University of Arizona

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Fred Rochlin Collection

Angels Flight, Third and Hill Streets, Los Angeles, 1920s

Fred Rochlin, born to a family of Russian Jewish Immigrants, graduated from Nogales High School and briefly attended the University of Arizona, Tucson. In December, 1942, he enlisted in the U.S. Army Air Corps, and was stationed in Italy with the 456th Bombardment Group. Fred graduated with a Bachelor of Arts in Architecture from the University of California, Berkley in January 1949.

Following graduation in 1949, Rochlin apprenticed in the offices of two renowned architects: Frank Lloyd Wright and Charles Eames. In 1952, he partnered with Berkeley classmate Ephraim Baran to form Rochlin & Baran, Architects, Engineers and Planning. During his tenure as founding partner, 1952 to 1986, the firm completed major medical facilities and observatories in California, seventeen other states, and in Iran and Israel.

While professionally engaged, in his spare time he conducted a passionate search for data and images documenting the history of early Jews in the Southwest, with special emphasis on Southern Arizona and the Arizona-Sonora border region. He was also active in historical societies: American Jewish Historical Society, board member; Los Angeles Historical Society, board member; Southern California Jewish Historical Society, president; Southern Arizona Jewish Historical Society, founding member, Pimeria Alta Historical Society, member.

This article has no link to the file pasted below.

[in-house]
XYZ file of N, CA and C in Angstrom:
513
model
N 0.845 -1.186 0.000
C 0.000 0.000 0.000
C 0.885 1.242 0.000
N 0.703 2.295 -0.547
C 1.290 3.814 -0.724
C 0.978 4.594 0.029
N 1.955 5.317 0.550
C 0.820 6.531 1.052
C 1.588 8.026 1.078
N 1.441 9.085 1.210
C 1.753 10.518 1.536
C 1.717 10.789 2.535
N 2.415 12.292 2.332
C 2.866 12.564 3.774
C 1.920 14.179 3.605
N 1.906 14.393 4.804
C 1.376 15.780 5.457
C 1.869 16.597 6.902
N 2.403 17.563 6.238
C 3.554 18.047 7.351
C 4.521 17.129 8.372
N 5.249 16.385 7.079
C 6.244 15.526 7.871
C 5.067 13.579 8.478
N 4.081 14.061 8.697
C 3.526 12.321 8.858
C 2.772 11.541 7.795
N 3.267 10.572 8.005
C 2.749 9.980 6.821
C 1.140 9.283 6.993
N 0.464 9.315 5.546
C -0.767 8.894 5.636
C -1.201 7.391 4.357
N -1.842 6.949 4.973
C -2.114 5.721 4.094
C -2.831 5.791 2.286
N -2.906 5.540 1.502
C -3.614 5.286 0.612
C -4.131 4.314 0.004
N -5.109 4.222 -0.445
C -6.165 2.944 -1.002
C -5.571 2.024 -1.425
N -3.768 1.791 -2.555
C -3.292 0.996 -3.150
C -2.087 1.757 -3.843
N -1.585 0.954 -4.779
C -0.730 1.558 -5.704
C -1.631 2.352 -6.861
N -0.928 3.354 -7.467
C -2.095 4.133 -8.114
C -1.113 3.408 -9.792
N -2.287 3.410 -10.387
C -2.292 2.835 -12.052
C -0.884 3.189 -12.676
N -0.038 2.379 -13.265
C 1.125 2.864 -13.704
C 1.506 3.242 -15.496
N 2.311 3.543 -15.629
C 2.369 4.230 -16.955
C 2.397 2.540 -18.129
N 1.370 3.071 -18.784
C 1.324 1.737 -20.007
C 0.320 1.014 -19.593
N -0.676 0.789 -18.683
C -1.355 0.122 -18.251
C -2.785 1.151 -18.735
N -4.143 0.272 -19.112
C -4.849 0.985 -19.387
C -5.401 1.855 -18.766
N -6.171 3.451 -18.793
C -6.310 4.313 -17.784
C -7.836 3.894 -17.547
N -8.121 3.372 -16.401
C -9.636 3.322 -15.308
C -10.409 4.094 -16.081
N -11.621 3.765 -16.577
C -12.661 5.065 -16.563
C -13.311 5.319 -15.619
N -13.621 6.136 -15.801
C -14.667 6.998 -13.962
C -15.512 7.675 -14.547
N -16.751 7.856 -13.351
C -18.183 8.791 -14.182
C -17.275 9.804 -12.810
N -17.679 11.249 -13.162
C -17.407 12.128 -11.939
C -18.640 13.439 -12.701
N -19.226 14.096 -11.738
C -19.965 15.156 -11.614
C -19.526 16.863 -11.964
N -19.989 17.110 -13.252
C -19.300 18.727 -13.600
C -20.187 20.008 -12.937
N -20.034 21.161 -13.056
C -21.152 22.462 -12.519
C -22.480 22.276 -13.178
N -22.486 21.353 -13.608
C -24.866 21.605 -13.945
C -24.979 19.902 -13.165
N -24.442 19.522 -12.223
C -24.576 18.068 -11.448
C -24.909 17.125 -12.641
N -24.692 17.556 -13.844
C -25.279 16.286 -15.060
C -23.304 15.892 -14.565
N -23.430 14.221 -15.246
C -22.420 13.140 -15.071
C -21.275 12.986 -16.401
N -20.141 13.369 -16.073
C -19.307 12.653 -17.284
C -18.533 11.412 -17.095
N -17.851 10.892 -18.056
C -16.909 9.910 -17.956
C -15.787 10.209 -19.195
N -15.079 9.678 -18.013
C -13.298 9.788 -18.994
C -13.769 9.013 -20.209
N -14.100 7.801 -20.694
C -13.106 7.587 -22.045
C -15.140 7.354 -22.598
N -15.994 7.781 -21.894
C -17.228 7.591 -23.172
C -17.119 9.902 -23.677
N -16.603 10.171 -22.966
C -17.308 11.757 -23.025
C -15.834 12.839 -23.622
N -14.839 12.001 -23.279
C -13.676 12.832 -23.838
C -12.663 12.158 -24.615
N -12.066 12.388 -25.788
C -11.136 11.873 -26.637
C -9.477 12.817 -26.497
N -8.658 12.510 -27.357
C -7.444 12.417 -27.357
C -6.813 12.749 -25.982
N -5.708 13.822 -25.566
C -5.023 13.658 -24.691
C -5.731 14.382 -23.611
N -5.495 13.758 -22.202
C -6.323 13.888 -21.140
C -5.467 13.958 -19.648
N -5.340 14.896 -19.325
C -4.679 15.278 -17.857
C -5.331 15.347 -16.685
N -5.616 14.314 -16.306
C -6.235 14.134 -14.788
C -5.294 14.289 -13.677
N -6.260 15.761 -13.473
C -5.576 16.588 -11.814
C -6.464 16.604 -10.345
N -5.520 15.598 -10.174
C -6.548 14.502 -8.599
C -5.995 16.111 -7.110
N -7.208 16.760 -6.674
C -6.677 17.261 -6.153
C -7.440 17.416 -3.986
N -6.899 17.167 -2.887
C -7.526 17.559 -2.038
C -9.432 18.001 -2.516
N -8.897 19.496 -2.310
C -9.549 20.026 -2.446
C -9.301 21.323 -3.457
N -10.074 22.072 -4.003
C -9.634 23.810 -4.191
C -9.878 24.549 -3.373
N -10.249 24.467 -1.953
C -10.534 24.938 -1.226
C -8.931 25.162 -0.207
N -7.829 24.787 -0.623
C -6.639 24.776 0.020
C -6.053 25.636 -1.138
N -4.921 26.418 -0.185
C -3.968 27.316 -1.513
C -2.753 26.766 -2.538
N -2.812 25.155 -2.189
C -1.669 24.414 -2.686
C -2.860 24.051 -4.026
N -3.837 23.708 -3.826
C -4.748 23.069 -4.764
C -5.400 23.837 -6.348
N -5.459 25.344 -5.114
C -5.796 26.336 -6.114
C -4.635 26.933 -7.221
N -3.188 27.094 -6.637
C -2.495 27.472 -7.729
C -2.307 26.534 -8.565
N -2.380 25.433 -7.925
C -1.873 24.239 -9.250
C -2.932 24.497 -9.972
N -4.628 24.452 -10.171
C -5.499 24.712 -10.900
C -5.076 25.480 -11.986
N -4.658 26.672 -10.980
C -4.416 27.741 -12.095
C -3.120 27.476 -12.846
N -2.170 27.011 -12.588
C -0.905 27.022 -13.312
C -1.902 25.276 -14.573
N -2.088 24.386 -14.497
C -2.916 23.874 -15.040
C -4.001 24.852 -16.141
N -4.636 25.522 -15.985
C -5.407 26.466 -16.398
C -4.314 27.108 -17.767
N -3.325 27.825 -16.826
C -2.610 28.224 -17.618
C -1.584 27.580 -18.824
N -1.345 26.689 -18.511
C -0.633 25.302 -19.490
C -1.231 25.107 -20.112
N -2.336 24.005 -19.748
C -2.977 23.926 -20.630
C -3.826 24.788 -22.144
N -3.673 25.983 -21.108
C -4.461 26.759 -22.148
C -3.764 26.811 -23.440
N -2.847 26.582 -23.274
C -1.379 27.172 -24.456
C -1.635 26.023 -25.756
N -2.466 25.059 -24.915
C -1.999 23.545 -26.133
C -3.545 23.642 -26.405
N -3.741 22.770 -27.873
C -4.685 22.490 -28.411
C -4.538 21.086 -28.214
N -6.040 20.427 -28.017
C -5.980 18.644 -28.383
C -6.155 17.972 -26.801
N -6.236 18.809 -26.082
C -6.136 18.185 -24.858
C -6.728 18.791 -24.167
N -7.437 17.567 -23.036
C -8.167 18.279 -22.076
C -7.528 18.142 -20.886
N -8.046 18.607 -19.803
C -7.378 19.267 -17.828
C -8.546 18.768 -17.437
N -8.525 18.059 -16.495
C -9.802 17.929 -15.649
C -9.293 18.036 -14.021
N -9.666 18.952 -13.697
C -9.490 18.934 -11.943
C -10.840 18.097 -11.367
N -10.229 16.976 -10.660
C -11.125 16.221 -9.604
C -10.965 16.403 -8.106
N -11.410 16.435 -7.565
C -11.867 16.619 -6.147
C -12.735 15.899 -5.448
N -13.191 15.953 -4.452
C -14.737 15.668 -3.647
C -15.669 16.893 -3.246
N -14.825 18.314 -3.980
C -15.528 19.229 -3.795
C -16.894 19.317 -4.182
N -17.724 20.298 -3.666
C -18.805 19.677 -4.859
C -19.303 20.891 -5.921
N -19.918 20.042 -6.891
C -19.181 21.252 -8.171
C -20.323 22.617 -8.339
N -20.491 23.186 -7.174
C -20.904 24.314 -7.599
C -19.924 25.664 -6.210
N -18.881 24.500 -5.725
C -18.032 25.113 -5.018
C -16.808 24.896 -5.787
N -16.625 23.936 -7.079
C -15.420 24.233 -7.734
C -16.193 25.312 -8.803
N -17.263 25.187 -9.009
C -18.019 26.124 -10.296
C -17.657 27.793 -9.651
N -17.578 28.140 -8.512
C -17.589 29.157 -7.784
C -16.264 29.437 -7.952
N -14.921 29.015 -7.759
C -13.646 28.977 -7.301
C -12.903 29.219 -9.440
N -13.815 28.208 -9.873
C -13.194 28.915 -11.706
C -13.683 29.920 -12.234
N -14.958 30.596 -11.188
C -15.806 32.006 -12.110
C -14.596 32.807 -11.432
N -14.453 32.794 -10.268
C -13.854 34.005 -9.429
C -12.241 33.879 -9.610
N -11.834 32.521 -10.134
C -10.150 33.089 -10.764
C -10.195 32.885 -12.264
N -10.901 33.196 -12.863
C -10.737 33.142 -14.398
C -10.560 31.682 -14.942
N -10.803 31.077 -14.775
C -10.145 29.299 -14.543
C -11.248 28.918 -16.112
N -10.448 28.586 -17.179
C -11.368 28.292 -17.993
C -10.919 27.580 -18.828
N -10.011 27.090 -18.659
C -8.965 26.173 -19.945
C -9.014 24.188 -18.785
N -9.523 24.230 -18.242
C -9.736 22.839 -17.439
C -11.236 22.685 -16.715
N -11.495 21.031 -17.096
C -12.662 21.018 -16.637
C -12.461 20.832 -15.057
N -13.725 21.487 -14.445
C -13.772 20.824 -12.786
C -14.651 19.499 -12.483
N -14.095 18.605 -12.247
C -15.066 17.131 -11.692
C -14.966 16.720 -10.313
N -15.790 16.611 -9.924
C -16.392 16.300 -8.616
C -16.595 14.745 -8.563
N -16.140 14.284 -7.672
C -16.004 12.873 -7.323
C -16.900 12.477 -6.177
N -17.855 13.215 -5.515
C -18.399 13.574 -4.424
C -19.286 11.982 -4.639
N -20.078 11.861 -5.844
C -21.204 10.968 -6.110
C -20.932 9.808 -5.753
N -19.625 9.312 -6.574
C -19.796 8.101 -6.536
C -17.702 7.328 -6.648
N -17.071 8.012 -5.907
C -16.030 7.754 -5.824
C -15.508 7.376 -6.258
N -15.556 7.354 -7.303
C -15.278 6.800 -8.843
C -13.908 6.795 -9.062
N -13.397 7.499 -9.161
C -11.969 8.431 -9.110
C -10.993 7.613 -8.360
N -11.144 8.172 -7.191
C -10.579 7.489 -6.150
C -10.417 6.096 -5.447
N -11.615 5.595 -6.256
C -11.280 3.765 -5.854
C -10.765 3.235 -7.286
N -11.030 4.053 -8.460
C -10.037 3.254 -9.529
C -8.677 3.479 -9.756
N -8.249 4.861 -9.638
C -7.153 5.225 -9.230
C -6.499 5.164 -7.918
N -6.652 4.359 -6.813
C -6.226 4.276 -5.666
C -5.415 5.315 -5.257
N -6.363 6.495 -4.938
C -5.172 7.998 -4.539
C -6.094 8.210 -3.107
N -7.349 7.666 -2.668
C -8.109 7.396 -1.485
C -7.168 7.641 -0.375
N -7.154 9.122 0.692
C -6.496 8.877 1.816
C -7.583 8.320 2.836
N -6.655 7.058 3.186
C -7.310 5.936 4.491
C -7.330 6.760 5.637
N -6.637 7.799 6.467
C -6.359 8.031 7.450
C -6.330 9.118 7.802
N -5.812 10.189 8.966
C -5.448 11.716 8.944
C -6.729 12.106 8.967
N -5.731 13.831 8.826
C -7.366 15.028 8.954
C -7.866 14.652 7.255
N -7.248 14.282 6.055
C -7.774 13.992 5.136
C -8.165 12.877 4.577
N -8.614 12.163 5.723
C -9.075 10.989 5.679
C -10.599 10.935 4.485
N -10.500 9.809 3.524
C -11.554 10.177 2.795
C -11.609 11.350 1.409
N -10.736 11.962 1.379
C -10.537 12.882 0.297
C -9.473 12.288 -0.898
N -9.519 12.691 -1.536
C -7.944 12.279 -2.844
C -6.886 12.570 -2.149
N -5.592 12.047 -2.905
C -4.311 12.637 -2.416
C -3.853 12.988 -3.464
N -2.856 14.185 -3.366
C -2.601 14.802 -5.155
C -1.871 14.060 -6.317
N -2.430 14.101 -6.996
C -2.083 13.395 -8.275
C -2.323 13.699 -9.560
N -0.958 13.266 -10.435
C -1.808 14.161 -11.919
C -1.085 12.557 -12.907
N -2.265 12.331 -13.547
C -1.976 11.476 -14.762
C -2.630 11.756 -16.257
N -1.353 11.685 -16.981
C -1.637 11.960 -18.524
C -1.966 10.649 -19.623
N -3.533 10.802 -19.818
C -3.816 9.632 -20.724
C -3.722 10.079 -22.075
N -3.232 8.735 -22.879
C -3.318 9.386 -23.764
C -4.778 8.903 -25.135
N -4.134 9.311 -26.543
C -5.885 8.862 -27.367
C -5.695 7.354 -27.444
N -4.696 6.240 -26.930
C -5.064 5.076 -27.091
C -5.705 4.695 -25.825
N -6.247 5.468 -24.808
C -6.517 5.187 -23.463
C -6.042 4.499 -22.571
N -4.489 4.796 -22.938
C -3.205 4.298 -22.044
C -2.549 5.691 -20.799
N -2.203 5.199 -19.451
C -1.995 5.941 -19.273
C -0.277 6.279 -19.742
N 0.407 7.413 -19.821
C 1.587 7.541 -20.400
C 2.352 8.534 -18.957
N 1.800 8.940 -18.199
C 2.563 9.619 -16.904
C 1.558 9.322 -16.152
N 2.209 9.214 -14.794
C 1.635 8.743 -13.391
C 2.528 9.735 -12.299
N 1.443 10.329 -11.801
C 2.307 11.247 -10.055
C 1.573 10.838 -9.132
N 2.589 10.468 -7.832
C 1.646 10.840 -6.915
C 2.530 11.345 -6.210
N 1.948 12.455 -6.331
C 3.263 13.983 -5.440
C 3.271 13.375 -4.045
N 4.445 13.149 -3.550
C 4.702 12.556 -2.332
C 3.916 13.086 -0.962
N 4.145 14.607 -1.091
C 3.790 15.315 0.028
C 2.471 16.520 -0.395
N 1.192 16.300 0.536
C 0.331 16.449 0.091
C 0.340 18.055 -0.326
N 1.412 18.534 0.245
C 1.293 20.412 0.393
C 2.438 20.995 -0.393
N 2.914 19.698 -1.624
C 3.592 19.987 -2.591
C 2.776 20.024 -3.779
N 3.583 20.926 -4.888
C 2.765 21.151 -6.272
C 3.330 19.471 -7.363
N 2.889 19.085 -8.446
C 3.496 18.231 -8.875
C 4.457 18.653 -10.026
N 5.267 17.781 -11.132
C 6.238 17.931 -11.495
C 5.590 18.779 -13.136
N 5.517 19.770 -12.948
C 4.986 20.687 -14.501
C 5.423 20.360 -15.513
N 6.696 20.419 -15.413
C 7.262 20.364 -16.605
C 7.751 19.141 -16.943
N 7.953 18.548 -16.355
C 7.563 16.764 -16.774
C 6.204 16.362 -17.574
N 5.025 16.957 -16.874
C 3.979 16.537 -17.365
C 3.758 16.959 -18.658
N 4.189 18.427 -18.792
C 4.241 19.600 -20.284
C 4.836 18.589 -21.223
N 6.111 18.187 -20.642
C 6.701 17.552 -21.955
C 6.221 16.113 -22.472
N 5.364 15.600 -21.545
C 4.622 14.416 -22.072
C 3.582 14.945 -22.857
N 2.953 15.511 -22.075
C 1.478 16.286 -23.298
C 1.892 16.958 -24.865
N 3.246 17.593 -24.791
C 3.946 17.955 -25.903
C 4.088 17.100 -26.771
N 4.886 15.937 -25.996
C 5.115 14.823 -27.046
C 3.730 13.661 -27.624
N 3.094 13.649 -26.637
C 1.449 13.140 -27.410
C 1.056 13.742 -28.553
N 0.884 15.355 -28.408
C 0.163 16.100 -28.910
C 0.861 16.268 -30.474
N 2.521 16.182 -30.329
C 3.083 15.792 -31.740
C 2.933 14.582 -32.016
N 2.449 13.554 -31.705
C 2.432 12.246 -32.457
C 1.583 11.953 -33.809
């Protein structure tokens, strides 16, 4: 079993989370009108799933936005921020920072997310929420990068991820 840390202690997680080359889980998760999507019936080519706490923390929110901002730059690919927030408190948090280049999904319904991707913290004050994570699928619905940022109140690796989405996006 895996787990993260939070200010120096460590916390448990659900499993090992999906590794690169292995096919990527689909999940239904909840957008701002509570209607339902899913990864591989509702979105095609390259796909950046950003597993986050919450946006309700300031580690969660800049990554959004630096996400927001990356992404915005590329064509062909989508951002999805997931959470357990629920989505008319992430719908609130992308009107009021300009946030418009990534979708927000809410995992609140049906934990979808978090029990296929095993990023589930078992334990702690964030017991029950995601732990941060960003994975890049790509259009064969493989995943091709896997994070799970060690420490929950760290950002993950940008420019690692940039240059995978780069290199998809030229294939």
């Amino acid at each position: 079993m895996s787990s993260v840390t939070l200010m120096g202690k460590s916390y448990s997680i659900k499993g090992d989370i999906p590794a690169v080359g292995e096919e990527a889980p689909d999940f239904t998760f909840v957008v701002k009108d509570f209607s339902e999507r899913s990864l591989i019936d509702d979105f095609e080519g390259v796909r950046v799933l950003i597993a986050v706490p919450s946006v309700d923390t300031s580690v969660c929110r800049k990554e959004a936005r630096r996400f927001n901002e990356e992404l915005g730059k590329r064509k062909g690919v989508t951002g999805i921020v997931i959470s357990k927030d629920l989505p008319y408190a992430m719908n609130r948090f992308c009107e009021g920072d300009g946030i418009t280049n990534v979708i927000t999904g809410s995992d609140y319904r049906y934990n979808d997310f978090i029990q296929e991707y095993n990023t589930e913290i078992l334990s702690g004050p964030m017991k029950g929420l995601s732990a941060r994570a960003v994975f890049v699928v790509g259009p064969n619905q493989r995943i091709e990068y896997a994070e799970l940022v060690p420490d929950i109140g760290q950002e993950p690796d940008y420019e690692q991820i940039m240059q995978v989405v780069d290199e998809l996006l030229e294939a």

The Fred Rochlin papers contain material relating to his research on the southwestern Jewish community, dating from 1694-2002 (bulk 1880-1930). The collection includes material relevant to the history of Jewish individuals, commercial operations, and communal institutions in Arizona, principally Southern Arizona.

This collection primarily consists of autobiographical reminiscences, copies of historical records, correspondence, newspaper clippings, interview transcriptions and notes, photographs and postcards, and scholarly and popular articles and excerpts. The bulk of the material is photocopies of primary source material. Note that dates listed reflect the subject content of the material.